Like cilantro or modern dance, the Formula One Montreal Grand Prix tends to be one of those things that you love or love to hate. I know people who plan their vacation around the Grand Prix weekend (taking place June 10 to 12 this year), who can’t wait to spend days at the Circuit Gilles Villeneuve watching impossibly expensive high-tech fast cars go around and around and around while they burn to a lovely golden crisp in the stands.
To them, the Grand Prix is the biggest summer party in town, when glitz and glamour are celebrated, and where high rollers with deep pockets come into town to play — and spend. Adrenaline-filled days and nights, loud engines, celebrity sightings, beautiful people popping bottles and millions and millions of dollars injected into the city’s economy.
Others, however, go out of their way to leave the city to avoid the noise, the tacky display of grid girls and pit babes in tight dresses next to souped-up flashy cars, and the obnoxiously loud tourists invading the city’s downtown core, all the while having serious misgivings about the event’s close association to the sex industry and the polluting overconsumption of fossil fuels.
Whatever financial gains it might bring the city, there is no denying the Grand Prix is often nothing more than a crass celebration of hypermasculinity, sexism, anti-environmentalism in an age of global warming, and elitist economic principles that do not reflect the values or interests of many. Meanwhile the event benefits from the financial support of all.
Though a lot of ink is spilled extolling its financial benefits, we should remember that the Grand Prix currently runs with the help of $62.4 million from the federal government, $62.4 million from Montreal Tourism, $49.9 million from the province and $12.4 million from the City of Montreal. A 10-year deal clinched in 2014 also means the City spent an additional $32.6 million to renovate the Circuit Gilles Villeneuve racetrack, bringing the total expenses to $219 million.
The Grand Prix is still a money maker for Montreal, however. It is estimated to have $90 million in economic spinoffs a year, so one can easily argue that it’s an investment that reaps dividends each year, along with continuing to keep the city in the public eye as a coveted tourist destination.
Anti-capitalist groups have in the past described the Grand Prix as an “orgy of cash that symbolizes turbo-capitalism.” While the characterization may seem harsh to many people of humble means who thoroughly enjoy the sport and the spectacle (and yes, it’s a sport and a spectacle, no matter what those who don’t enjoy it may think of it), there is so much about the Grand Prix to be justifiably critical of — starting with the owner and manager, Bernie Ecclestone.
On top of being a ruthless businessperson, Ecclestone is also an outdated chauvinist whose male and class privilege has allowed him to utter nonsense in public with no real consequences for himself or his business model.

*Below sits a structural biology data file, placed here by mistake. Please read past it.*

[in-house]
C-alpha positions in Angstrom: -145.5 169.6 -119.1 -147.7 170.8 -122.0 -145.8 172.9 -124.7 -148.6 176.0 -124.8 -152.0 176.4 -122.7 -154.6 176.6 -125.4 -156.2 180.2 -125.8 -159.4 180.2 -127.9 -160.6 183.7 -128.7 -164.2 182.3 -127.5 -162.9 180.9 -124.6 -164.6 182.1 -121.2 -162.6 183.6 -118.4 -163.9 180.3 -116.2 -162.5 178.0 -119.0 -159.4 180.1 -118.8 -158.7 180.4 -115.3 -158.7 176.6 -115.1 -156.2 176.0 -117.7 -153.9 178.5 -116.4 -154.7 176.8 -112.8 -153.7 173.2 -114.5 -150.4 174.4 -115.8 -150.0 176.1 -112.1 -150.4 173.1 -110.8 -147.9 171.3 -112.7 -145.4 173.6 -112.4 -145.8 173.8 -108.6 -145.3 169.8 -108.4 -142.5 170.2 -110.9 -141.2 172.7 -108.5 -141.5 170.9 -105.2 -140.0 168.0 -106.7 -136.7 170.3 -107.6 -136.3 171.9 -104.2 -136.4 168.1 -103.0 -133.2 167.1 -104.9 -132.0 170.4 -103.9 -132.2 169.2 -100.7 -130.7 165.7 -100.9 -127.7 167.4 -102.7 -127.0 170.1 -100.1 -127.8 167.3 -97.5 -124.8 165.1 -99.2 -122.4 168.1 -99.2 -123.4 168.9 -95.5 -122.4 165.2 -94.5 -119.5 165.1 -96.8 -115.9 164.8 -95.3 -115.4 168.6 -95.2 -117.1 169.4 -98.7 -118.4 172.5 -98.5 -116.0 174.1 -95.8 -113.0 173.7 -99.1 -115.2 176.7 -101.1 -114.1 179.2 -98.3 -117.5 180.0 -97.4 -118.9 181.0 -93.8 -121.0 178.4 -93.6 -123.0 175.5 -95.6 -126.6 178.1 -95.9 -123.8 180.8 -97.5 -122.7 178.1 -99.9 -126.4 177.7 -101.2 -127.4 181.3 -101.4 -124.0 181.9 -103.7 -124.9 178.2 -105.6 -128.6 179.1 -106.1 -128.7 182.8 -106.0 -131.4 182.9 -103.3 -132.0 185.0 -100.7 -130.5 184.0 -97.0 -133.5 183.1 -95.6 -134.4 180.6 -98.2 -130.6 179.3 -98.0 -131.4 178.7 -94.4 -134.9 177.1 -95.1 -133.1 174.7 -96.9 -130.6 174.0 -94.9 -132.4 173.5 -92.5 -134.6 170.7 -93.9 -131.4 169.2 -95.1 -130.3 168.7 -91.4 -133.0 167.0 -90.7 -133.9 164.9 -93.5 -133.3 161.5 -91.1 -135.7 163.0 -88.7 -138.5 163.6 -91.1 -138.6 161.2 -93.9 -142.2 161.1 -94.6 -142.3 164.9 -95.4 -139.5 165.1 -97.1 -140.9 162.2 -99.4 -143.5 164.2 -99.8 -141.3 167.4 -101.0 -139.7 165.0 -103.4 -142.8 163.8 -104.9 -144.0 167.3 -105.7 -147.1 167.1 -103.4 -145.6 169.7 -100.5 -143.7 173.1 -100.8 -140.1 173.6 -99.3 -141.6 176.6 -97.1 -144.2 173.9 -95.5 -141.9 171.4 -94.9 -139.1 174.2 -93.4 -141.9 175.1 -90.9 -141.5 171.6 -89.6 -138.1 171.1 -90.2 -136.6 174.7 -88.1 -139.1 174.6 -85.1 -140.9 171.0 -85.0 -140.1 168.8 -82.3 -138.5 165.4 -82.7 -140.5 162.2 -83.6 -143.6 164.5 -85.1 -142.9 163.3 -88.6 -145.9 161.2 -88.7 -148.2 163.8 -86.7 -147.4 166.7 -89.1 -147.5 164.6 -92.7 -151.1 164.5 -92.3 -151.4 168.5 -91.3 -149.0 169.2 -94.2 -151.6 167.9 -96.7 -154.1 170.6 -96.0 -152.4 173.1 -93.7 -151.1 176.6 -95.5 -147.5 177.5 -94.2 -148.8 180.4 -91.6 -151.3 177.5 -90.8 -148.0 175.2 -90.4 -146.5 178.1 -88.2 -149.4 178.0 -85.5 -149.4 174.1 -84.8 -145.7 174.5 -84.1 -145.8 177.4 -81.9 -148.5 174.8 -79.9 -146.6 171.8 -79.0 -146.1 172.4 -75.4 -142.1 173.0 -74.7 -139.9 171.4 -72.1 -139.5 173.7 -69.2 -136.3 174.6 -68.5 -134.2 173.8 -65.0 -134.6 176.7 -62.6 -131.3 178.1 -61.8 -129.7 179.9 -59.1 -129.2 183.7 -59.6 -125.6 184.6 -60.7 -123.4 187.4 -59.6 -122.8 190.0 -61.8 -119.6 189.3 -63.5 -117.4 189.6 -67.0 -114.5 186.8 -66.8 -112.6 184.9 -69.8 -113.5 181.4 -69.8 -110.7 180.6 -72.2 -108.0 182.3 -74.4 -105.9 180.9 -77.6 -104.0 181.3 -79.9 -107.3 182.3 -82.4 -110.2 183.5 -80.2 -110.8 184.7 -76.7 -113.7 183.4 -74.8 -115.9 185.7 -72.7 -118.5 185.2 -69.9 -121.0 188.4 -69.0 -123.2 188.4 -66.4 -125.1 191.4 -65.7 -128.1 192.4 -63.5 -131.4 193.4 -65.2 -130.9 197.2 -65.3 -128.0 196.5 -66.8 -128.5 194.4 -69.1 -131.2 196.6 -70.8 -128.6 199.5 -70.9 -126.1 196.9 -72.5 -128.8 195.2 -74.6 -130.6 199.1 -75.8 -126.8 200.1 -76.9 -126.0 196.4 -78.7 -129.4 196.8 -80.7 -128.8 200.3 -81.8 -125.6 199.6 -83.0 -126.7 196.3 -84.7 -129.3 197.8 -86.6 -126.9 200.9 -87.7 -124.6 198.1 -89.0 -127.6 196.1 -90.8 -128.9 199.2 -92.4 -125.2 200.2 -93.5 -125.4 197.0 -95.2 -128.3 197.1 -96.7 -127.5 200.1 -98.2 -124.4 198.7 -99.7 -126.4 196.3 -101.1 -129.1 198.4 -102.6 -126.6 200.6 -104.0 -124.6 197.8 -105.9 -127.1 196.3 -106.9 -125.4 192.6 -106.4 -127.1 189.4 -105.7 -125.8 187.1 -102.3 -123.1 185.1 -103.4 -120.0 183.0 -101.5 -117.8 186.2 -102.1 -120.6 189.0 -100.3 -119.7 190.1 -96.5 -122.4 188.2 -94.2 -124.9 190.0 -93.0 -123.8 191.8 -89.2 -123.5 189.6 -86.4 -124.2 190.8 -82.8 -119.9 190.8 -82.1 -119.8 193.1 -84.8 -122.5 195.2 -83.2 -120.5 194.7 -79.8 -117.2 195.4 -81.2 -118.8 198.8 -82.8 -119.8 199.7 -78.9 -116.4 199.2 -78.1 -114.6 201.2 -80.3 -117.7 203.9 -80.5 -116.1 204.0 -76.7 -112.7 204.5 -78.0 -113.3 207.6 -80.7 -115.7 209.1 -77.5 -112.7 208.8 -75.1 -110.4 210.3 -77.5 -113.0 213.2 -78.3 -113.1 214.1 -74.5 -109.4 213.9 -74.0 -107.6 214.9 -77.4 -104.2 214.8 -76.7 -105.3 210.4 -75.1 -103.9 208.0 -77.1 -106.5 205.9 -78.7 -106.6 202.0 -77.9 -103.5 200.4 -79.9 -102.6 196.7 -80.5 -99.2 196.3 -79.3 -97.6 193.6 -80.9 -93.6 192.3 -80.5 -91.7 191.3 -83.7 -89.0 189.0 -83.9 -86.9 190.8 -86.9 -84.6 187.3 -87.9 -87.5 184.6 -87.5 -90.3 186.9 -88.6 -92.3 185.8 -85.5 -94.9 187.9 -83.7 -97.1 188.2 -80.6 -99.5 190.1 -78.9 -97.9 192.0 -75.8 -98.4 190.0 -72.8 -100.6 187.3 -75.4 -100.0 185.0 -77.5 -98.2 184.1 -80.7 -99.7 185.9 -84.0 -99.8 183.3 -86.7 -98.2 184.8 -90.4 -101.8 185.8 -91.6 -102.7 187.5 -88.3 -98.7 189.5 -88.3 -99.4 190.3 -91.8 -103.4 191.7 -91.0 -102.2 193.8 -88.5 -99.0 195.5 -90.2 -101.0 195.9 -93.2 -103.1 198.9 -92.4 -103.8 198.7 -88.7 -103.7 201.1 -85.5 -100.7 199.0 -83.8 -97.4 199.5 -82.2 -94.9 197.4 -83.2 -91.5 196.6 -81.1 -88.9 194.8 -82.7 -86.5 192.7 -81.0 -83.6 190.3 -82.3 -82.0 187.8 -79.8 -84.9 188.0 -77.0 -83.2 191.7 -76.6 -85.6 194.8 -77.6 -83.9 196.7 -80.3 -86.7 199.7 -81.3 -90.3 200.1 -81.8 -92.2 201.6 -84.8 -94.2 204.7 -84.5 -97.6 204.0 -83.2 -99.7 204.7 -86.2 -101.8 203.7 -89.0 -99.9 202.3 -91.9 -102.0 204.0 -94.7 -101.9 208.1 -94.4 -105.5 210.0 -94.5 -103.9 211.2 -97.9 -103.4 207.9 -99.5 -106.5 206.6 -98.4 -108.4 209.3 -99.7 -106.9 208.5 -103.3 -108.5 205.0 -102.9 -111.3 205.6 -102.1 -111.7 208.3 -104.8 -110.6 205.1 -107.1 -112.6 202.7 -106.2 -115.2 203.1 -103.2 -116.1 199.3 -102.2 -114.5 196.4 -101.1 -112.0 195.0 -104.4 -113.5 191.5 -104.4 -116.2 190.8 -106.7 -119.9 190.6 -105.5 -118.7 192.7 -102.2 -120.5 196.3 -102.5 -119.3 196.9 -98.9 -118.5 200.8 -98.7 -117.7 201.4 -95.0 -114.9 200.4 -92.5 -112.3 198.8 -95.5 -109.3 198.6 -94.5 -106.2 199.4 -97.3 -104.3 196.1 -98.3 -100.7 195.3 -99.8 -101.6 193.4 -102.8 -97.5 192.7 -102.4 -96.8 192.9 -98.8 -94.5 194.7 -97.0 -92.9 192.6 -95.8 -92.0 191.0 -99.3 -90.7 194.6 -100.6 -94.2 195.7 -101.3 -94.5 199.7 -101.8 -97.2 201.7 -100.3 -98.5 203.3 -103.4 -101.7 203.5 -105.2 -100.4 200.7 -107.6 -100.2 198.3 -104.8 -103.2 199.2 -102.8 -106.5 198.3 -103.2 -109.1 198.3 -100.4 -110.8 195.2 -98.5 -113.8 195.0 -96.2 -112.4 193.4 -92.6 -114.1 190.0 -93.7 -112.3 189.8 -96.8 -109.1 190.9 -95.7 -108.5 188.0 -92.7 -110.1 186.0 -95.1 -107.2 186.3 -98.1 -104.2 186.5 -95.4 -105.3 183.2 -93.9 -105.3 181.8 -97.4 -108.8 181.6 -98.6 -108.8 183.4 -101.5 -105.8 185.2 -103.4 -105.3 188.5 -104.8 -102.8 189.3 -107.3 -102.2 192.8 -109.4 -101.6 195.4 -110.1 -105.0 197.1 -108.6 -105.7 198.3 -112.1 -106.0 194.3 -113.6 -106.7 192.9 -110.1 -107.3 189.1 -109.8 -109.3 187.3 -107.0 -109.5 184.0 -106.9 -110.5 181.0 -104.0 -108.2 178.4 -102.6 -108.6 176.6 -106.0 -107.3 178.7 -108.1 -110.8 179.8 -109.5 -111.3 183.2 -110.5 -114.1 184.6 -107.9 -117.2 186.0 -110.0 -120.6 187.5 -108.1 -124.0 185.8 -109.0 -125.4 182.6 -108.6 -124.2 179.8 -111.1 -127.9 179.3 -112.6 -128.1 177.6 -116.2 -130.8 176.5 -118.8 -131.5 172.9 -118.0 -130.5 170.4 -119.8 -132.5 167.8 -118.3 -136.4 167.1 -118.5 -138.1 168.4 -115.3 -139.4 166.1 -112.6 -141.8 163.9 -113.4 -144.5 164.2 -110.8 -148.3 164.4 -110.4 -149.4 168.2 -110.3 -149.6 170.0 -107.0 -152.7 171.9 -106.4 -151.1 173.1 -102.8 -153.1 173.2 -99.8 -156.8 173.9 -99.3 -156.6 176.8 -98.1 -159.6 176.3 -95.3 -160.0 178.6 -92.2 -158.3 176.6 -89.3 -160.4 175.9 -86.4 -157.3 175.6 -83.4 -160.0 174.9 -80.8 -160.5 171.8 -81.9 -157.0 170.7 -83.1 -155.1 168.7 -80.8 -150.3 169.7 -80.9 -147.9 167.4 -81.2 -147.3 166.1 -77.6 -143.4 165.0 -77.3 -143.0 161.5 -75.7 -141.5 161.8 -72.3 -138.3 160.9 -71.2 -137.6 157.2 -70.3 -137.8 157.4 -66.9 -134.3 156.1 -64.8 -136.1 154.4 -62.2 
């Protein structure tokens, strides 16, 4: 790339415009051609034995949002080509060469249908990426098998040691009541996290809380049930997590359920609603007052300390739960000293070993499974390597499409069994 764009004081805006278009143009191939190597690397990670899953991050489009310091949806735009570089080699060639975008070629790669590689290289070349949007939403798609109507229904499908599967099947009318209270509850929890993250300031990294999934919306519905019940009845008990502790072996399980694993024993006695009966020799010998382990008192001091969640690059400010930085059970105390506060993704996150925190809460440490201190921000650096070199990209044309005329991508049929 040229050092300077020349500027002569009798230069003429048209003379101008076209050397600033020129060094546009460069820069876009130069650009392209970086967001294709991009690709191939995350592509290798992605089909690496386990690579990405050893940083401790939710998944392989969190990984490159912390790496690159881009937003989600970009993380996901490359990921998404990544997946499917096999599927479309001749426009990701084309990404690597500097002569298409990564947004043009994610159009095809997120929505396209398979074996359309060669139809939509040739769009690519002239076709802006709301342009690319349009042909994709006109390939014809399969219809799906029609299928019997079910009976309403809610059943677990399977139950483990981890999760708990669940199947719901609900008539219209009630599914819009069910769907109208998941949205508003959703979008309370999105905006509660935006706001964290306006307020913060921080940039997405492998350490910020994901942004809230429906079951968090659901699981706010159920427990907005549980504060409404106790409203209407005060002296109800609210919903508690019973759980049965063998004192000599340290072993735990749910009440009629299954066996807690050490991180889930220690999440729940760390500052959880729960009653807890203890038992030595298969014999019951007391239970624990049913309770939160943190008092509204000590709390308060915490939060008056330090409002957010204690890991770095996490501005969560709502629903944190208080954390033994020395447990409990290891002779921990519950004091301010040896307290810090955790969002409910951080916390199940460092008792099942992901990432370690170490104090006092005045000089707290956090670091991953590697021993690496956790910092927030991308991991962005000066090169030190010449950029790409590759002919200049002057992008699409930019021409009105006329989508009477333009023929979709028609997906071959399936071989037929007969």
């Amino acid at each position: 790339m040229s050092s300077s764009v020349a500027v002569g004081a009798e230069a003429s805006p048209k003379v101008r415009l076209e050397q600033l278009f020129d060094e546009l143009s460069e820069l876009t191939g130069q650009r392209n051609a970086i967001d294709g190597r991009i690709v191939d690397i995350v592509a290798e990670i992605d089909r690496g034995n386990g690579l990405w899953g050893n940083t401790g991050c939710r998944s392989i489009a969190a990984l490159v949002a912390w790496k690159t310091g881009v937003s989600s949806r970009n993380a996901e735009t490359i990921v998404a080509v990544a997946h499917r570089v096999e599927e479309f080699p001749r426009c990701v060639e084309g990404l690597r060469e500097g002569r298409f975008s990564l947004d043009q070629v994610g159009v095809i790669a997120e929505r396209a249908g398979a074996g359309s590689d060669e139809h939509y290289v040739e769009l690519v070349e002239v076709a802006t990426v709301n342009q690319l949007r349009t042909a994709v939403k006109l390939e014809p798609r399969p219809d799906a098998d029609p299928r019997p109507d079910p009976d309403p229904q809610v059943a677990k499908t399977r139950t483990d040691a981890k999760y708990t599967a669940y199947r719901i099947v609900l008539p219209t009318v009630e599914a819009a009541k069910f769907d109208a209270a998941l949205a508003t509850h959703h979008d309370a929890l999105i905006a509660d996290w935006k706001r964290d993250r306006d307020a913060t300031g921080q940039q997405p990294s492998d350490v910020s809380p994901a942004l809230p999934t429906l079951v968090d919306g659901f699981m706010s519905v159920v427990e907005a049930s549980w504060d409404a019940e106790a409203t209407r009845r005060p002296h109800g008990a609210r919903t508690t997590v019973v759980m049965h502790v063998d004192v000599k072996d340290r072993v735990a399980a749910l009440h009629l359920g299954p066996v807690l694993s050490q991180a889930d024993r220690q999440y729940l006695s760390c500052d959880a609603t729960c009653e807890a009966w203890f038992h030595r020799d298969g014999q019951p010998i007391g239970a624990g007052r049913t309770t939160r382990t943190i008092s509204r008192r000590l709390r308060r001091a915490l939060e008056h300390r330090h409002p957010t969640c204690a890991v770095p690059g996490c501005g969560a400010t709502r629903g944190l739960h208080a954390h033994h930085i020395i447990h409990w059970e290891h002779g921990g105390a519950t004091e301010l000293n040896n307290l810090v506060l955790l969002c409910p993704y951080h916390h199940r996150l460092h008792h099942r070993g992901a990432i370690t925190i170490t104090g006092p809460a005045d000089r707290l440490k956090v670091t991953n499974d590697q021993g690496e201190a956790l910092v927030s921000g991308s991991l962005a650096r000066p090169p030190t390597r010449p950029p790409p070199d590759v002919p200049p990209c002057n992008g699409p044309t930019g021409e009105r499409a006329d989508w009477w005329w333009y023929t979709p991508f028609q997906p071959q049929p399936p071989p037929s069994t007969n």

The man who entered two Grand Prix races as a driver, but failed to qualify for either of them, felt justified in commenting in 2004 on the most successful woman in U.S. open-wheel racing, IndyCar driver Danica Patrick, that “women should be dressed in white like all the other domestic appliances.”
And age hasn’t mellowed him. Only a few months ago, he stated during a panel discussion that he believed that women in F1 couldn’t be taken seriously because they lacked the physical strength to drive a sports car quickly, despite no scientific evidence showing that women cannot equal men in the sport. Plus this is a sport where being lighter and smaller is actually an advantage. After all, nothing requires more brute strength than pressing down on the accelerator, right, Bernie?
Sexist dinosaurs aside, the Grand Prix may bring lots of money to the city, but there are questionable aspects to the festivities that consumers shouldn’t turn a blind eye to.
Despite Montreal Mayor Denis Coderre promising to crack down on massage parlours and sex tourism in 2013, few measures have been taken by the city to ensure women are not in danger and not exploited during the Grand Prix festival. While I would never advocate for the criminalization of an industry that involves consenting adults, it’s essential that it is well regulated and that the working women are protected. It is important that any signs of human trafficking or illegal sexual exploitation be squashed immediately, and it’s vital that the city and its police force remain vigilant.
To Grand Prix lovers who may be calling me a party pooper right about now, I say have your party and enjoy the noisy engines, the paddocks, and the influx of cash-spending tourists, but be aware of the underbelly of an industry that doesn’t promote anything forward-thinking or progressive.
This event is running on the exhaust fumes of gas-guzzling overconsumption, female objectification, and testosterone-filled hypermasculinity. One hopes that as the world evolves, the sport will evolve with it to appeal to a wider fan base. Otherwise, Formula One’s popularity, which has been in a downslide since 2008, as Ecclestone seems intent on disregarding classic (and more exciting) racing circuits for international venues that are willing to fork over more cash, will continue to decline. And I, for one, won’t be the least bit heartbroken.